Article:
Royal Ascot: Queen Alexandra Stakes

The Queen Alexandra Stakes, named after the consort of King Edward VII, is a flat race over 2 miles 5 furlongs and 159 yards open to horses aged four years or older. It was established in 1864, and it was originally called the Alexandra Plate. It later became known as the Alexandra Stakes, and it was given its current title in 1931. It was formerly contested over 2 miles, 6 furlongs and 34 yards, but it was shortened as a result of the realignment of Ascot's track in 2005. The Queen Alexandra Stakes, the longest flat race in Britain, is traditionally the last race on the final day of the five-day Royal Ascot meeting. It sometimes features horses which ran on the opening day in the Ascot Stakes, and the most recent to win both in the same year was Simenon in 2012.
Early history:- A massive field of 29 contested the very first running of the Alexandra Plate, forerunner of the Queen Alexandra Stakes, over the Old Mile on Friday 10th June 1864. It was won by Mr J Lowe's Anglo-Saxon (20/1) who defeated Crisis (5/1) and Exchequer (8/1) by 2 lengths and a length and a half.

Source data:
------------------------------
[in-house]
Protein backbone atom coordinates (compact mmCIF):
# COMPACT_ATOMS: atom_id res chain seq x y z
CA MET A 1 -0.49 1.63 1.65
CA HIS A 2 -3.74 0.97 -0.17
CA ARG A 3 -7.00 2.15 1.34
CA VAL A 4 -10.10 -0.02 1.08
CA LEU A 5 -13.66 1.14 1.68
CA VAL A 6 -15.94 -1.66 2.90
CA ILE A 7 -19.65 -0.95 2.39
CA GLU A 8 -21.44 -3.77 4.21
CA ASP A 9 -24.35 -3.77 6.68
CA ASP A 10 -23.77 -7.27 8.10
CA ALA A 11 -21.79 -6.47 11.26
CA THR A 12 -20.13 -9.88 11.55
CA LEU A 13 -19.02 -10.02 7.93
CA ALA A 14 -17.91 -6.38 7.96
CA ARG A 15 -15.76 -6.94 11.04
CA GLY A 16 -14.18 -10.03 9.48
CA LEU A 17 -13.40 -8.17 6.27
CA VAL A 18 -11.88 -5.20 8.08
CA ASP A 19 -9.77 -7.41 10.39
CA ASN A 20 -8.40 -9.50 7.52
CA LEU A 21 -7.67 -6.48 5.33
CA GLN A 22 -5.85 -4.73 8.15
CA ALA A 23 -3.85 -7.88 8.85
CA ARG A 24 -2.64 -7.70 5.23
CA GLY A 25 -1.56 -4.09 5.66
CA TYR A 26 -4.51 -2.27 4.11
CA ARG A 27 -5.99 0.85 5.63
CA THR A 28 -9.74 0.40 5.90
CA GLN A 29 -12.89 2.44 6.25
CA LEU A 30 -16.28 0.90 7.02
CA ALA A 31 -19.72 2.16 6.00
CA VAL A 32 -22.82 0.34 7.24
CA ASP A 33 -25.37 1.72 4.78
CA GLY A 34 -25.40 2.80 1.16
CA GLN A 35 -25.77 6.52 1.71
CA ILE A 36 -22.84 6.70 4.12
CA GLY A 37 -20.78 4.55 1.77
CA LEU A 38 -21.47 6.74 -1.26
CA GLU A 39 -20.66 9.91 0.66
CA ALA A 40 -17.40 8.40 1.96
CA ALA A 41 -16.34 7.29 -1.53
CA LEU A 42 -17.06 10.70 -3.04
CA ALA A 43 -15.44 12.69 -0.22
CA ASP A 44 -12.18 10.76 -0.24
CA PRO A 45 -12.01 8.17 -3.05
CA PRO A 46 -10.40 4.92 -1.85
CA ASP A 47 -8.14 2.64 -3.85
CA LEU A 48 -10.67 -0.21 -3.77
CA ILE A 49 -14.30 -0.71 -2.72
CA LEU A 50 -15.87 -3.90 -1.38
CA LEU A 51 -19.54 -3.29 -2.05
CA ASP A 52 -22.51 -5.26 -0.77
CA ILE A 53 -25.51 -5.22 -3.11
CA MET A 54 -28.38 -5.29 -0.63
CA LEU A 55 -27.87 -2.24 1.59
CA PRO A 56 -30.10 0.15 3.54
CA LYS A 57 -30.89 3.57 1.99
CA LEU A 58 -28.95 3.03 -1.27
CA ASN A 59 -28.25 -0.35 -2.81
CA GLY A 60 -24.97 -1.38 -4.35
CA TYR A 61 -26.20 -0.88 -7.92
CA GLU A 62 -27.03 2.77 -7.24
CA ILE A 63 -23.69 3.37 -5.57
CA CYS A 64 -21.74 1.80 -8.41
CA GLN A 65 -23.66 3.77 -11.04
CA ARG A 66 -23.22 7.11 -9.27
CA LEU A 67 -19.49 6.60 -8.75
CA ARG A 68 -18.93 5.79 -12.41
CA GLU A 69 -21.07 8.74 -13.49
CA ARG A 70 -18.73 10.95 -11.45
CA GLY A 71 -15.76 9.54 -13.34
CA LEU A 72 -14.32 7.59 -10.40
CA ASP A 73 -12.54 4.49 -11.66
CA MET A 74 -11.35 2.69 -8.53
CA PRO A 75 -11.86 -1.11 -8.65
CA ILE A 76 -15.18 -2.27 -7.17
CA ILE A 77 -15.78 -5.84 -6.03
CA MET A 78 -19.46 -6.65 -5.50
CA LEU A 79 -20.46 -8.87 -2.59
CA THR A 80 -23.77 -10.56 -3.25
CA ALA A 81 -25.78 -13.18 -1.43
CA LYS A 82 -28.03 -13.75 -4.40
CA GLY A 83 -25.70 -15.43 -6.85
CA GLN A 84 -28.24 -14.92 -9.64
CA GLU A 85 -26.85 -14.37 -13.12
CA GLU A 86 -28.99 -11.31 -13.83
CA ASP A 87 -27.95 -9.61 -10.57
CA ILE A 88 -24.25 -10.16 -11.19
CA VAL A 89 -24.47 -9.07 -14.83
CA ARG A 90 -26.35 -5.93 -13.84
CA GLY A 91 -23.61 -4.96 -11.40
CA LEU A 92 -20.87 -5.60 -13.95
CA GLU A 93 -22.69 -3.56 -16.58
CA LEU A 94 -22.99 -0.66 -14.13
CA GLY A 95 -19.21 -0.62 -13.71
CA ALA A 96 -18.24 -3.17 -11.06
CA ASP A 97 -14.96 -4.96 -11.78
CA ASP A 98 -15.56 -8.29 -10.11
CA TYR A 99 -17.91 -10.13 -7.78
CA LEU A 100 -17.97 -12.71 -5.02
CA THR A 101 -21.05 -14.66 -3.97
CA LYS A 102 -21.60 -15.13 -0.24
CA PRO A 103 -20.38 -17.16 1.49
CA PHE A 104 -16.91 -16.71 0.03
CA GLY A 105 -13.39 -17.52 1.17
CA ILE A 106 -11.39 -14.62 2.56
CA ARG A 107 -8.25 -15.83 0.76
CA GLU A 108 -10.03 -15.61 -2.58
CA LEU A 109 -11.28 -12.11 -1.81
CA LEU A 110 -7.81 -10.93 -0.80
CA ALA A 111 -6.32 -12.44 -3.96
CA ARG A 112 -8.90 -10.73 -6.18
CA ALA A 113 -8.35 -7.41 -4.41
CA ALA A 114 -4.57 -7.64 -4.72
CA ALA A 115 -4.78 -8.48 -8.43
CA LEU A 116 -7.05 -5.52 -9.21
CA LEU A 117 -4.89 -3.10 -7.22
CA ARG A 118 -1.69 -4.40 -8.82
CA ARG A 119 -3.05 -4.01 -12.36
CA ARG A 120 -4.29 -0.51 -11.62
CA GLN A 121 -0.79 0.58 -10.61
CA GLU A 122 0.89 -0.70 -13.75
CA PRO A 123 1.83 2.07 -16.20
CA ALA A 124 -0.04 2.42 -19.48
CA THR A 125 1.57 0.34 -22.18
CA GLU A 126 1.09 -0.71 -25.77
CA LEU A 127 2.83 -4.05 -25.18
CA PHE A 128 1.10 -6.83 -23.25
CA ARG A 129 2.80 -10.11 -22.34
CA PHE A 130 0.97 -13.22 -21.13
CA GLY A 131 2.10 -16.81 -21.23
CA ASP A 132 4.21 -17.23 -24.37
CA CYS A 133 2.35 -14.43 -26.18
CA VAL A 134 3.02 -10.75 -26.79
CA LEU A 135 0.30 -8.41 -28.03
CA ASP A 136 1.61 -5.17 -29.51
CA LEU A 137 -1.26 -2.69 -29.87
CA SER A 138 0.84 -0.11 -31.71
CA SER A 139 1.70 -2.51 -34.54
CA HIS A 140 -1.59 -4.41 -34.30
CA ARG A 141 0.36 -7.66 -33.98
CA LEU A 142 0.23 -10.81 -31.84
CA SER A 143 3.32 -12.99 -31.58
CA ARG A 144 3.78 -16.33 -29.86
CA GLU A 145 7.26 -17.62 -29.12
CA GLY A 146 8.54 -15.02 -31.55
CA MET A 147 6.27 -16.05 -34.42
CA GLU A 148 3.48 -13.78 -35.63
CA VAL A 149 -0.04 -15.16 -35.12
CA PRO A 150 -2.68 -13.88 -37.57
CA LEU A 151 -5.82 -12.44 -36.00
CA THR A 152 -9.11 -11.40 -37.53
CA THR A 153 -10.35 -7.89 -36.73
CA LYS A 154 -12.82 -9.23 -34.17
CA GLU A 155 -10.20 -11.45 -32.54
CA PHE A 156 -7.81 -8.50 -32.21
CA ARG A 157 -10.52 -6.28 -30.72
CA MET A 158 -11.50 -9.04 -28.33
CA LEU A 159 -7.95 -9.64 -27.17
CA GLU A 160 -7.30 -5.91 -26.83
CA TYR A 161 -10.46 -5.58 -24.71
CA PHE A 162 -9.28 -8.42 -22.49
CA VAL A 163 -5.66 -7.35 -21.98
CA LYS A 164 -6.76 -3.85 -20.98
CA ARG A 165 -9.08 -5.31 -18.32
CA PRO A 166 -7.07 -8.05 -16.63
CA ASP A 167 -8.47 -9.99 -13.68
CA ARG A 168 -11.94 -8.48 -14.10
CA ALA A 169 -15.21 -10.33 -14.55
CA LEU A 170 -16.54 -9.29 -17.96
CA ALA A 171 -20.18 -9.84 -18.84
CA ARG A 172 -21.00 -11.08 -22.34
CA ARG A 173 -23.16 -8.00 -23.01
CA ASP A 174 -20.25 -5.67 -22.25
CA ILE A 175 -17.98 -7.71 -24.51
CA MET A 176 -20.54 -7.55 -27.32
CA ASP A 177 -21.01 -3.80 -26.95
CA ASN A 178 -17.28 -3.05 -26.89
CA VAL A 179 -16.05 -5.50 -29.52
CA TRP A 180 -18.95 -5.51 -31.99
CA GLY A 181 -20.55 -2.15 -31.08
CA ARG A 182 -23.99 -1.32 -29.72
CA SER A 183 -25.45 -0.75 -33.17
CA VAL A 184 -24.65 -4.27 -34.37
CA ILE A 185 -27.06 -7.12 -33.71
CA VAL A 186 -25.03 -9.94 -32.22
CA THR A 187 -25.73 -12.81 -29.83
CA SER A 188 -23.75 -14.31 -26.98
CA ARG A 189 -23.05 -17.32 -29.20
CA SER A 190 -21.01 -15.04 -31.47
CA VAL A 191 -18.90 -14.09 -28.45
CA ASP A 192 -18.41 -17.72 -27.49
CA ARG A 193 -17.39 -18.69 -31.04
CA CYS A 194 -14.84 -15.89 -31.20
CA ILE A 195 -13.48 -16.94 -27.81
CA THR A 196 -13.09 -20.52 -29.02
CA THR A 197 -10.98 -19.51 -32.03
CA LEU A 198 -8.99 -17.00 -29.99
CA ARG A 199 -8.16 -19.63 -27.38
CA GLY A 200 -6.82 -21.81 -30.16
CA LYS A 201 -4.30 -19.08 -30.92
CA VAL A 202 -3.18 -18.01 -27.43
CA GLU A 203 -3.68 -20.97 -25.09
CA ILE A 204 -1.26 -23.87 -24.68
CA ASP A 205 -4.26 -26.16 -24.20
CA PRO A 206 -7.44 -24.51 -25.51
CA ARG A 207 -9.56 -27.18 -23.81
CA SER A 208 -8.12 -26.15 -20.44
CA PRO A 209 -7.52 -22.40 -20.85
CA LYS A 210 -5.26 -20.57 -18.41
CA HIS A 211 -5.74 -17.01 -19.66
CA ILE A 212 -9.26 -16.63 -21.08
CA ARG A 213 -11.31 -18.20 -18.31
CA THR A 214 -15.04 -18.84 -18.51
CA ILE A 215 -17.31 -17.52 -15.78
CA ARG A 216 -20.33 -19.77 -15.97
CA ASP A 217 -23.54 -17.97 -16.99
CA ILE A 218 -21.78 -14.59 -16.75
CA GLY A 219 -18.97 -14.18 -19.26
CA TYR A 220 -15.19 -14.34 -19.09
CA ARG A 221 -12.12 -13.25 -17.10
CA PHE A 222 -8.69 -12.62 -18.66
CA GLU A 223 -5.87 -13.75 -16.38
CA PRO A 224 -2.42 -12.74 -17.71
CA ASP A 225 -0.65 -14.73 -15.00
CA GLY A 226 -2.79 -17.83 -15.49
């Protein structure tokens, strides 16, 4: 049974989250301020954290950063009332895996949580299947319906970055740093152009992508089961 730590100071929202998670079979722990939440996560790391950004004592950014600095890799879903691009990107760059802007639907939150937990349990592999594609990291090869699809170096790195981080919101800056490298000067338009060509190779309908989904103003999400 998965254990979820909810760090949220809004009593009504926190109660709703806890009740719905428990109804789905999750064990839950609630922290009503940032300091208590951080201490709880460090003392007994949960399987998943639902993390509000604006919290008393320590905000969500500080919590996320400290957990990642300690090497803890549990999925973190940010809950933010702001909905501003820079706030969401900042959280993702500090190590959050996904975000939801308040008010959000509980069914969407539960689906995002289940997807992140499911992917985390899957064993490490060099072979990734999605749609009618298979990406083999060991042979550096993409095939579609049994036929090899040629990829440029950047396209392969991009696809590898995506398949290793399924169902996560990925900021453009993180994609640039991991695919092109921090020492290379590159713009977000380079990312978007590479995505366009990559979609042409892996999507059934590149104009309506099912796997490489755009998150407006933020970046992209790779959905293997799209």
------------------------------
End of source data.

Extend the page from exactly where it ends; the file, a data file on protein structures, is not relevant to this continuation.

Alexandra Plate 1869 Conditions race Old Mile course (3 miles)
Pos. Horse Jockey Age/weight Owner
1 RESTITUTION J Daley Joseph Hayhoe 4-10st 0lbs Baron Rothschild 7/1
2 TROCADERO Tom Chaloner Tom Jennings 5-10st 8lbs Count F De Lagrange 5/2
3 ROMPING GIRL Jem Goater W Goater 5-10st 4lbs Sir R Graham 4/1
4 BLUESKIN Maidment Gilbert 4 9st 10lbs Mr H Savile 10/1
5 TABOURET John Osborne Tom Dawson 4-10st 0lbs Mr J Johnstone 7/4 fav
The Alexandra Plate, forerunner of the Queen Alexandra Stakes, was held over the Old Mile on Friday 11th June 1869 when won by a bay mare by King Tom out of a Slane mare, won a first prize of 1300 sovereigns from 12 subscribers (equivalent to £156,000 in 2020). Over round 105%
Queen Alexandra Stakes Conditions race 2 miles 5 furlongs 159 yards 1864
        1864 1865 1866 1867 1868 1869